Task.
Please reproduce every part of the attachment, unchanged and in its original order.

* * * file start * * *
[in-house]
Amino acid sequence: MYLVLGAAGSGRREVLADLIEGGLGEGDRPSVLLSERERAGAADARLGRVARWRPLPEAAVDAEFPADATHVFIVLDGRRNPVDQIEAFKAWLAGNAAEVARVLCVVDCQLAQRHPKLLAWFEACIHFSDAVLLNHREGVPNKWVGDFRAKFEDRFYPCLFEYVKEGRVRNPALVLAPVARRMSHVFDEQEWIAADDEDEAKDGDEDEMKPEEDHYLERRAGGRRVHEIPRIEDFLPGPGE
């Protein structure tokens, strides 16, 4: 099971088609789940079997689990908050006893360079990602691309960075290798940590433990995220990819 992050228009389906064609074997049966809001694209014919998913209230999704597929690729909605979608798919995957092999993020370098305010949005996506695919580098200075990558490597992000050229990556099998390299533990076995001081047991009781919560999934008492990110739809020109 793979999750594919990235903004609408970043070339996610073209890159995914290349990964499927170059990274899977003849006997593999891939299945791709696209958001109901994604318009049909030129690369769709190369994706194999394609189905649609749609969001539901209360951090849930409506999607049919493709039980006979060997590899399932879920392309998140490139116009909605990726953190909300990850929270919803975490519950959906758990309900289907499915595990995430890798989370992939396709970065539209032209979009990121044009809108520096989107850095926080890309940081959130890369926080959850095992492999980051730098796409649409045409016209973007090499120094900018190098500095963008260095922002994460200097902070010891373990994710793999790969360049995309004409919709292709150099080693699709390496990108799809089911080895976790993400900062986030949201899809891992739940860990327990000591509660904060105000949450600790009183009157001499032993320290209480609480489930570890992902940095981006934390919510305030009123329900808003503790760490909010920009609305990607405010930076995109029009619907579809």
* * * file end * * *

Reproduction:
[in-house]
Amino acid sequence: MYLVLGAAGSGRREVLADLIEGGLGEGDRPSVLLSERERAGAADARLGRVARWRPLPEAAVDAEFPADATHVFIVLDGRRNPVDQIEAFKAWLAGNAAEVARVLCVVDCQLAQRHPKLLAWFEACIHFSDAVLLNHREGVPNKWVGDFRAKFEDRFYPCLFEYVKEGRVRNPALVLAPVARRMSHVFDEQEWIAADDEDEAKDGDEDEMKPEEDHYLERRAGGRRVHEIPRIEDFLPGPGE
């Protein structure tokens, strides 16, 4: 099971088609789940079997689990908050006893360079990602691309960075290798940590433990995220990819 992050228009389906064609074997049966809001694209014919998913209230999704597929690729909605979608798919995957092999993020370098305010949005996506695919580098200075990558490597992000050229990556099998390299533990076995001081047991009781919560999934008492990110739809020109 793979999750594919990235903004609408970043070339996610073209890159995914290349990964499927170059990274899977003849006997593999891939299945791709696209958001109901994604318009049909030129690369769709190369994706194999394609189905649609749609969001539901209360951090849930409506999607049919493709039980006979060997590899399932879920392309998140490139116009909605990726953190909300990850929270919803975490519950959906758990309900289907499915595990995430890798989370992939396709970065539209032209979009990121044009809108520096989107850095926080890309940081959130890369926080959850095992492999980051730098796409649409045409016209973007090499120094900018190098500095963008260095922002994460200097902070010891373990994710793999790969360049995309004409919709292709150099080693699709390496990108799809089911080895976790993400900062986030949201899809891992739940860990327990000591509660904060105000949450600790009183009157001499032993320290209480609480489930570890992902940095981006934390919510305030009123329900808003503790760490909010920009609305990607405010930076995109029009619907579809």